It's the dream of any child who has ever played hockey in Montreal. Rise through the ranks before making it to the Quebec Major Junior Hockey League. From there, maybe play in Europe before someday returning to the city.
Former junior hockey star Patrice Bernier is living that dream, with an interesting twist.
Bernier has become a star in Montreal, but instead of hockey, the former two-sport athlete is a standout for the Impact of Major League Soccer. (Photo: Montreal Impact / Charles-William Pelletier)
Sure, Bernier starred for the Val d'Or Foreurs and Sherbrooke Faucons of the QMJHL. And yes, he traveled through European leagues before becoming a hometown star in Montreal. The only thing is, Bernier quit hockey almost 15 years ago. It's a decision that has paid off for the midfielder with Major League Soccer's Montreal Impact.
"I played both sports until I was about 18. I went through all the rankings in soccer and hockey," Bernier, 33, told NHL.com. "I could have a tournament where I played hockey in the morning and then a soccer tournament in the afternoon. It was a bit draining -- 365 days of switching from soccer to hockey, sometimes in the same day."
As a 17-year-old, Bernier starred on defense for a Val d'Or team featuring 10 future NHL draft picks. His first year in junior hockey, the 5-foot, 9-inch blueliner led all Foreurs defensemen in scoring.
"Patrice was one of those guys you could tell was into soccer," said Jean-Luc Grand-Pierre, Bernier's defense partner in Val d'Or who logged 269 NHL games before playing for the Malmo Redhawks last season. "When you passed him the puck, sometimes, even if it was on his stick, he would try to handle it with his feet."
Midway through Bernier's second season with Val d'Or, he was traded to Sherbrooke, leaving a team that would go on to win the QMJHL title. While his former teammates celebrated a trip to the 1998 Memorial Cup, Bernier was ending his hockey career to pursue soccer full-time.
"Before I reached the QMJHL, I already knew that I wasn't going to be playing hockey as a career. Coming from Quebec, where hockey is everything, it's an avenue you can't deny," Bernier said. "I had spoken to some scouts and I was told I was good but small for a defenseman. I loved soccer since I was a kid, and my parents are Haitian, so the background there was soccer."
After leaving hockey, Bernier played soccer at Syracuse University, where he was named to all-rookie and all-conference teams. From there, he played three seasons with his hometown Impact, who were then a lower-level club in the North American Soccer League. During a decade spent playing soccer in Europe, Bernier eventually reconnected with Grand-Pierre, by which time a unique opportunity was arising back home.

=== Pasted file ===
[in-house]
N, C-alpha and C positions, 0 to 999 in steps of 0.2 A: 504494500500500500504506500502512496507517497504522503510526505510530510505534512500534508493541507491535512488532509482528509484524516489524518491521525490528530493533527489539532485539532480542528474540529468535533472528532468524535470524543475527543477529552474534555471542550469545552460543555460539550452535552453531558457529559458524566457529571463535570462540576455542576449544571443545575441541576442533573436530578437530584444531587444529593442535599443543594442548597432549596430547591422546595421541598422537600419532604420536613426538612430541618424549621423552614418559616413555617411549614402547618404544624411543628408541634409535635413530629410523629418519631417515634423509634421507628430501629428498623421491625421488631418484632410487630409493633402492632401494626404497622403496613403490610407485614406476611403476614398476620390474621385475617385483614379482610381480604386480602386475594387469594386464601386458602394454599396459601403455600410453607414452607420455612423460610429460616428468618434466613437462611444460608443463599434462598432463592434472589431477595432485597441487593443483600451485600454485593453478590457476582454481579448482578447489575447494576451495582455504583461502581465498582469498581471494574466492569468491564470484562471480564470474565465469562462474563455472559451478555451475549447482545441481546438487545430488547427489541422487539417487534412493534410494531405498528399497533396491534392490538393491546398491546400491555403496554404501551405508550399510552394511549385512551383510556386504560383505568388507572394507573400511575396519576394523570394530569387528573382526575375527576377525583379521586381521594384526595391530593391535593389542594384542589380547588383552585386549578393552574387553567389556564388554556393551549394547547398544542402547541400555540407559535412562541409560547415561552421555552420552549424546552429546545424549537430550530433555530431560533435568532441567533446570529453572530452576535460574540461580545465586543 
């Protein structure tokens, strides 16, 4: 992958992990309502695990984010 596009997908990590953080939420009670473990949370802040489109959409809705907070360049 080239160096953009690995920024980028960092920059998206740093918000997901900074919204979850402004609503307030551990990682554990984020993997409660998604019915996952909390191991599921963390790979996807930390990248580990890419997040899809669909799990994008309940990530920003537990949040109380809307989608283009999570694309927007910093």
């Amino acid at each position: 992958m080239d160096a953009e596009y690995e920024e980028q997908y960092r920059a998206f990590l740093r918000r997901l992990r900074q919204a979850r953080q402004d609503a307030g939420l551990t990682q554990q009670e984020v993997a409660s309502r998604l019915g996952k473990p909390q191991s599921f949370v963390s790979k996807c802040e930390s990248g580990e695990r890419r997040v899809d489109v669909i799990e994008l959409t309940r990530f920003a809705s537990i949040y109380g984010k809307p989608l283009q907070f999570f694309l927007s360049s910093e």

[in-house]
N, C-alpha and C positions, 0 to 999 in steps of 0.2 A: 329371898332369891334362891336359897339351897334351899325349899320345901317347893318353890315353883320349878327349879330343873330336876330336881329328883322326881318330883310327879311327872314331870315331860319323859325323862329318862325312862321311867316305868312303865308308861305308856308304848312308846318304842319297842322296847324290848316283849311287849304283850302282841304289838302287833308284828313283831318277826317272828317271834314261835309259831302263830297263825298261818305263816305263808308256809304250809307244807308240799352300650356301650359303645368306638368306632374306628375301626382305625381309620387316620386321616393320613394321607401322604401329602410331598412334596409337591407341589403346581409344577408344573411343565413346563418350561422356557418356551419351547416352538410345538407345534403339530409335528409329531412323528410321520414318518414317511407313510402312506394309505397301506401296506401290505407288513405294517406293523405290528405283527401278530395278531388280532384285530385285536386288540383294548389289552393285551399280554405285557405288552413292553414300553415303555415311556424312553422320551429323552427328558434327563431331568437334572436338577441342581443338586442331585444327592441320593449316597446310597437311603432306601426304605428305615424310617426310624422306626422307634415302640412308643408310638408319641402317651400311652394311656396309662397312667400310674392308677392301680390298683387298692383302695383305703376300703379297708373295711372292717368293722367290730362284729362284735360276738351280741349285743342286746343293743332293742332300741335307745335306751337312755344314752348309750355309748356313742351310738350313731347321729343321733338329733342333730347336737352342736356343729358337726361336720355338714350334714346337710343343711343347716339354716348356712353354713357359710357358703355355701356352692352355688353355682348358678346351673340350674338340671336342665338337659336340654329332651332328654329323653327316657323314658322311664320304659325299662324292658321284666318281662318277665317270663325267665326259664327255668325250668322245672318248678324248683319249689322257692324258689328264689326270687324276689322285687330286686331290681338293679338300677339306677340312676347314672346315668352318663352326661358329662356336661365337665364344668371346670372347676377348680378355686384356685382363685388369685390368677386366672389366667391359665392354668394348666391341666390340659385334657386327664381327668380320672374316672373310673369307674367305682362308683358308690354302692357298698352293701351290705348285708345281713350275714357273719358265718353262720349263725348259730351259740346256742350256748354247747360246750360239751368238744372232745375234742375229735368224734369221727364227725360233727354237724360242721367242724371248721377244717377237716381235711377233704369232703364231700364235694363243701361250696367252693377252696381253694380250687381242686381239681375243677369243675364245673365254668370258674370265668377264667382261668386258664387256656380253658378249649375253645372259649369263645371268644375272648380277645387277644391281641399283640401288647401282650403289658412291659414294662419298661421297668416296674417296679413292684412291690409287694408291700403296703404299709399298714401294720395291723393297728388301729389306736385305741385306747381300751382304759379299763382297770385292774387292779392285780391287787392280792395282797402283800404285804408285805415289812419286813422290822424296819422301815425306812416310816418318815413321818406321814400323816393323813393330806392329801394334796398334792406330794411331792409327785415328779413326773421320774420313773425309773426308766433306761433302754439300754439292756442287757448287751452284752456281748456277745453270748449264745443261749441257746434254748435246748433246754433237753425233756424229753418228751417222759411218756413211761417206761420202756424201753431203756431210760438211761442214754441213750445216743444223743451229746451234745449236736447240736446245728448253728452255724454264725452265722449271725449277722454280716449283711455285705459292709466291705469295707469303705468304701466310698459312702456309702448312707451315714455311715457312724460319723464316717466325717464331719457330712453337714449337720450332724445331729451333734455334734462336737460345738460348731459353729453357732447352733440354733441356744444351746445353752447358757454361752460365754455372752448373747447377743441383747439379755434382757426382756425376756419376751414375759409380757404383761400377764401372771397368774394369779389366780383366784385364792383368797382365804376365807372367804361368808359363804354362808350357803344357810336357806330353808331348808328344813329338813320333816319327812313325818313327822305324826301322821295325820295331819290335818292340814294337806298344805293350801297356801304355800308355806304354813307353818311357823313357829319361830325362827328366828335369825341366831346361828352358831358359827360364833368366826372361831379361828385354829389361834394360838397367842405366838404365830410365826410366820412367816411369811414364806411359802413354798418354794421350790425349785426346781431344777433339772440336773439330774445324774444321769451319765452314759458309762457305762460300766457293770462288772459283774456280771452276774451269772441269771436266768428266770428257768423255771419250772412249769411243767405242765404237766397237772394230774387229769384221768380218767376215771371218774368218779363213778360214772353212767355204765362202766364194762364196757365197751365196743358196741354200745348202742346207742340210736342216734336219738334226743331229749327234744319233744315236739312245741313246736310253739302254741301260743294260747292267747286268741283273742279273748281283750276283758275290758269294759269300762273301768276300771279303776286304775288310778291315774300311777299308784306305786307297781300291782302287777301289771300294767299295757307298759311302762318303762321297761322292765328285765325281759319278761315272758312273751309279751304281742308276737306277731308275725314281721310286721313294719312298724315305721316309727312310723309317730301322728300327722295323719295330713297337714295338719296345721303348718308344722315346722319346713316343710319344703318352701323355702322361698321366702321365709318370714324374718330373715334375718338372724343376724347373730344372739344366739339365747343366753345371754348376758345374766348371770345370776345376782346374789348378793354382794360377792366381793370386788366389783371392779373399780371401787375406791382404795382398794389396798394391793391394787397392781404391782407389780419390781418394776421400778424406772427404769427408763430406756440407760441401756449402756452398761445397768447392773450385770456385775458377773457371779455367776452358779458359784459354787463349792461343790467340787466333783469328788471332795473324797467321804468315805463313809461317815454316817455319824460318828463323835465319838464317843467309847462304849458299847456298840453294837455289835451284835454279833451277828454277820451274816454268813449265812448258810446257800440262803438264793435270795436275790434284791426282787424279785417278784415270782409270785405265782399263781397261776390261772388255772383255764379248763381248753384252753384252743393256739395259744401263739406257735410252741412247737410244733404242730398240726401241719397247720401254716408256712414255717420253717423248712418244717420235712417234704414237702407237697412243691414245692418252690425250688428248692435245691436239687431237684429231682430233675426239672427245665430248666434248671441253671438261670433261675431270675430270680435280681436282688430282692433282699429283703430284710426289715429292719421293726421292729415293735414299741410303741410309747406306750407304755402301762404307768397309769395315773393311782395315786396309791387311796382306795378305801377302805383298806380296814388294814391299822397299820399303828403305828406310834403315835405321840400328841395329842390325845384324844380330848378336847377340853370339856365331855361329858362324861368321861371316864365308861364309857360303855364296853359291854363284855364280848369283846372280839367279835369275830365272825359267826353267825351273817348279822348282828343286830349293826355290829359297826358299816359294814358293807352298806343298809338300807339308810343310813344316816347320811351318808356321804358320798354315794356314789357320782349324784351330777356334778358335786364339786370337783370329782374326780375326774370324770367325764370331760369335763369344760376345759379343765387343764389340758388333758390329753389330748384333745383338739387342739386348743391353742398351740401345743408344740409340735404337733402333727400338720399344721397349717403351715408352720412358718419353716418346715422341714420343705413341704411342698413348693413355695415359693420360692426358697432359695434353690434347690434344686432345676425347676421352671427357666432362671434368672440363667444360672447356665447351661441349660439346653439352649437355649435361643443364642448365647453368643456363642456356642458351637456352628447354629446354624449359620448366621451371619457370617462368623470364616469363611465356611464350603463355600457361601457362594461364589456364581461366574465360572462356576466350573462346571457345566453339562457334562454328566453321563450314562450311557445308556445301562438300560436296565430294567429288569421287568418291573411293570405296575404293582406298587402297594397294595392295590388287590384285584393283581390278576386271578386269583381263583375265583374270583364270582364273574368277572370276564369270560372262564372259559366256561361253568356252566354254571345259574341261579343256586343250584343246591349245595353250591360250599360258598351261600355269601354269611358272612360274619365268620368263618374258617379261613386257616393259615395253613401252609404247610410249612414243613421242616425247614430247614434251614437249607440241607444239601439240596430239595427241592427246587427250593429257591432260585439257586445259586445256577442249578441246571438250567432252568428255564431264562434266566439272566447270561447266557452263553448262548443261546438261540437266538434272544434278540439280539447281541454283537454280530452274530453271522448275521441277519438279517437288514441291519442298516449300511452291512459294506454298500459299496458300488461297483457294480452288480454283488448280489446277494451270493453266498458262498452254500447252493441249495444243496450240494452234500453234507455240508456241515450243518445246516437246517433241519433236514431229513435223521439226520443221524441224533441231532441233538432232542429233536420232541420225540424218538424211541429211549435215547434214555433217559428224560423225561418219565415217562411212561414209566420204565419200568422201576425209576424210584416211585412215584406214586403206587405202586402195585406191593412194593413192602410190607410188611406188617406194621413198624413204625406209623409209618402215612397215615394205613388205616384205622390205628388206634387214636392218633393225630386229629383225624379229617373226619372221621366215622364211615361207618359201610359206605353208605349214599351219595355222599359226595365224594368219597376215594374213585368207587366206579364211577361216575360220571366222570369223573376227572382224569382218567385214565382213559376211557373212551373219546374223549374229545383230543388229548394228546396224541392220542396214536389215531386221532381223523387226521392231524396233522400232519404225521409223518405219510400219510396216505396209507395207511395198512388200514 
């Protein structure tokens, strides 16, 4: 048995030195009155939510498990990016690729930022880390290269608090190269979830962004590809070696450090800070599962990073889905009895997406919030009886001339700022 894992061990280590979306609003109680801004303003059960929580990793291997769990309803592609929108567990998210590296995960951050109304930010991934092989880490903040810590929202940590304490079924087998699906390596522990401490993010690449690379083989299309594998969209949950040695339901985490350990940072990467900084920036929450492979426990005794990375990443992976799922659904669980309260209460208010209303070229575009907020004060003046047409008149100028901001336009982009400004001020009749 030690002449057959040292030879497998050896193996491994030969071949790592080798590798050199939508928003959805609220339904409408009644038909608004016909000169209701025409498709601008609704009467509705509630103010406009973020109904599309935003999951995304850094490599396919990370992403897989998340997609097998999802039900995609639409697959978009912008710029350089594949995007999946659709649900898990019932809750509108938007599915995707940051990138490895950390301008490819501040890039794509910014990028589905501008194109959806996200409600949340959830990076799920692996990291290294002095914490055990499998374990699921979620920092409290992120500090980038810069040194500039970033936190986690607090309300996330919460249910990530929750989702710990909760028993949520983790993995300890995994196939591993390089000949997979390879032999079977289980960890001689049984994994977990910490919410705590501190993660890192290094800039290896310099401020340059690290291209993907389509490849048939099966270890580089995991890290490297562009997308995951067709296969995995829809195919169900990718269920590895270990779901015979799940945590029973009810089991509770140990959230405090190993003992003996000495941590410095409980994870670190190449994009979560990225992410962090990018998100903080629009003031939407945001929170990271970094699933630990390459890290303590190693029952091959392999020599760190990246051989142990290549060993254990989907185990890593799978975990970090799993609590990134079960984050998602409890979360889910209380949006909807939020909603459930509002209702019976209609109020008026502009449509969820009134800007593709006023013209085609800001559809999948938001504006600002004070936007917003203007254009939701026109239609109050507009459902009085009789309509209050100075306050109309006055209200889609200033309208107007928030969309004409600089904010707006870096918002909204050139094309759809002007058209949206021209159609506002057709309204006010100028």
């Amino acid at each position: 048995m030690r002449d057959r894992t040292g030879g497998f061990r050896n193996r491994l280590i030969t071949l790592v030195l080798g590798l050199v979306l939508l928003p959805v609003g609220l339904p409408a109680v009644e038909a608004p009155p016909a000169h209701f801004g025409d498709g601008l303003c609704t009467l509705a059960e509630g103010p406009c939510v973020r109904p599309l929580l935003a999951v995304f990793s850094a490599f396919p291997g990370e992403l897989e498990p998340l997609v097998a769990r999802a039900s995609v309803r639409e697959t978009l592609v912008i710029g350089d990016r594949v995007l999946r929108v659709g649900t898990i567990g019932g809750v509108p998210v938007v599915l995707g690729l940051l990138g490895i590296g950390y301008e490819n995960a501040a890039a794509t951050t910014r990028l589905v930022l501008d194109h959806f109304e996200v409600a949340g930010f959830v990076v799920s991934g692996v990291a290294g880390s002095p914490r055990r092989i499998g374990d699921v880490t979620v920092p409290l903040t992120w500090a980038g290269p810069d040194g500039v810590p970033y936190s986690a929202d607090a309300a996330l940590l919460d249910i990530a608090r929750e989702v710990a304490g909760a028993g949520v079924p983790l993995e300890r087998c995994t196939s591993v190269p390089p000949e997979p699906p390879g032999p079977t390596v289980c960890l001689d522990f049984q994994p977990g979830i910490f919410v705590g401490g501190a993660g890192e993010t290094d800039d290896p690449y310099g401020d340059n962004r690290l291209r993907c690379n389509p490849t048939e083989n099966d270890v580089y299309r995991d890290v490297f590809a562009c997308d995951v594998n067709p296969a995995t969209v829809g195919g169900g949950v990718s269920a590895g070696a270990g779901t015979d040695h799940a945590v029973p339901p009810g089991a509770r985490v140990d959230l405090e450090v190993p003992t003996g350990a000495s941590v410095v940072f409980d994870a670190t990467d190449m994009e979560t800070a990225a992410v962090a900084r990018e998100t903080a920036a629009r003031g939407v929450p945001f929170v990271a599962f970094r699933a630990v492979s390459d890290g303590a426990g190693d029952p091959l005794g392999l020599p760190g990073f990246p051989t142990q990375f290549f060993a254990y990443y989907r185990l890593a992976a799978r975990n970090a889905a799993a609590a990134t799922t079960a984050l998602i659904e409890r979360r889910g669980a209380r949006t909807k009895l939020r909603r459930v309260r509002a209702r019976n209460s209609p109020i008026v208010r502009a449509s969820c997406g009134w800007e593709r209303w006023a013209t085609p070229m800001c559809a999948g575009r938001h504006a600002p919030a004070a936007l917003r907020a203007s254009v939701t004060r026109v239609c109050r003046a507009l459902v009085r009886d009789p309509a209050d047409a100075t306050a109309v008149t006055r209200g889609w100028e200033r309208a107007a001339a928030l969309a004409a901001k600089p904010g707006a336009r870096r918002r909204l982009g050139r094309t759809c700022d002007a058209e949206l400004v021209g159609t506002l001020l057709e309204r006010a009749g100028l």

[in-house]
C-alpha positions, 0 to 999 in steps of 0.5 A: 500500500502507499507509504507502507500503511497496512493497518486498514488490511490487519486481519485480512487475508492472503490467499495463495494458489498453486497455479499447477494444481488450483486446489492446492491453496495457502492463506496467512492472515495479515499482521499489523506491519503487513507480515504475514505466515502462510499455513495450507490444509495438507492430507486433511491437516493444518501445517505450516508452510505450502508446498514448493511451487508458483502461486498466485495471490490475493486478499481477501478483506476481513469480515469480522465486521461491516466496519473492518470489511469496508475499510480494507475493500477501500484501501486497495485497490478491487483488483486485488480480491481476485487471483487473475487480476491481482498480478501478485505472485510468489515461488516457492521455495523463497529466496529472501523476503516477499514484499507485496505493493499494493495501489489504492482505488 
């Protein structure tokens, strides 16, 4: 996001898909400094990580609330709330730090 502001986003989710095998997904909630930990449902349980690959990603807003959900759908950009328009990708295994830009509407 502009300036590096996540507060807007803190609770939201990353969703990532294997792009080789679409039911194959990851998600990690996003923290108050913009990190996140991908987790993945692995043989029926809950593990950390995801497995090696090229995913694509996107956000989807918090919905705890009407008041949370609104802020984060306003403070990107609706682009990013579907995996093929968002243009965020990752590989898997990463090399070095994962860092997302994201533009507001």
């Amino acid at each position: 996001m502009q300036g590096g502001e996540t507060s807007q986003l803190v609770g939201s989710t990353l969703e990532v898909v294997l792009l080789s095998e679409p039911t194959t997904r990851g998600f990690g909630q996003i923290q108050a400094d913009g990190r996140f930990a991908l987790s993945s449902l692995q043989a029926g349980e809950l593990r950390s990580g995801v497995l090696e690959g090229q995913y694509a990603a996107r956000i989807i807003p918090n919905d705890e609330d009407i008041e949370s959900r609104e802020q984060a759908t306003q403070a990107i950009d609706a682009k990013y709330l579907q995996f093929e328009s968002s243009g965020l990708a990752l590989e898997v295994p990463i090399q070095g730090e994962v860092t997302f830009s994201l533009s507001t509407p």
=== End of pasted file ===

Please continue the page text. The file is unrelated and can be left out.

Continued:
"Last winter when I was playing in Sweden, he was playing in Copenhagen and it was only about a 30-minute drive to go over and see him. So I went over and watched him play," Grand-Pierre said. "I told him, 'Hey, Montreal is getting a [MLS] team, are you trying to get over there?' He said, 'We'll see what happens.' It ended up happening for him."
"I didn't think I was going to come back. I never thought I would be coming home. It's priceless being home. It's been a great road."
-- Montreal Impact star Patrice Bernier
Following a decade playing in Norway, Germany and Denmark, Bernier signed with the Impact in December. Three months later, in a moment Bernier never could have imagined growing up in Quebec, the Impact welcomed almost 59,000 fans for their first home game.
"I didn't think I was going to come back. I never thought I would be coming home," Bernier said. "It's priceless being home. It's been a great road."
With his team-leading nine goals sparking a surprising Montreal club, Bernier truly emerged as an MLS star when he was named the league's Player of the Month for August. Being able to do it in his hometown hasn't just given Bernier a chance to catch up with some of his old hockey friends. It's even rekindled his love for the sport that first made him a star in La Belle Province.
"I have a two-month break at the end of the season, so now I can keep in shape by maybe playing hockey. Hockey helps a lot in terms of lower-body strength. Your center of gravity needs to be low. It helps prevent injuries," Bernier said. "I'm hopefully going to be playing [hockey] once or twice a week to maintain a decent level [of fitness]. Maybe get some of those hockey sensations back from the good old days."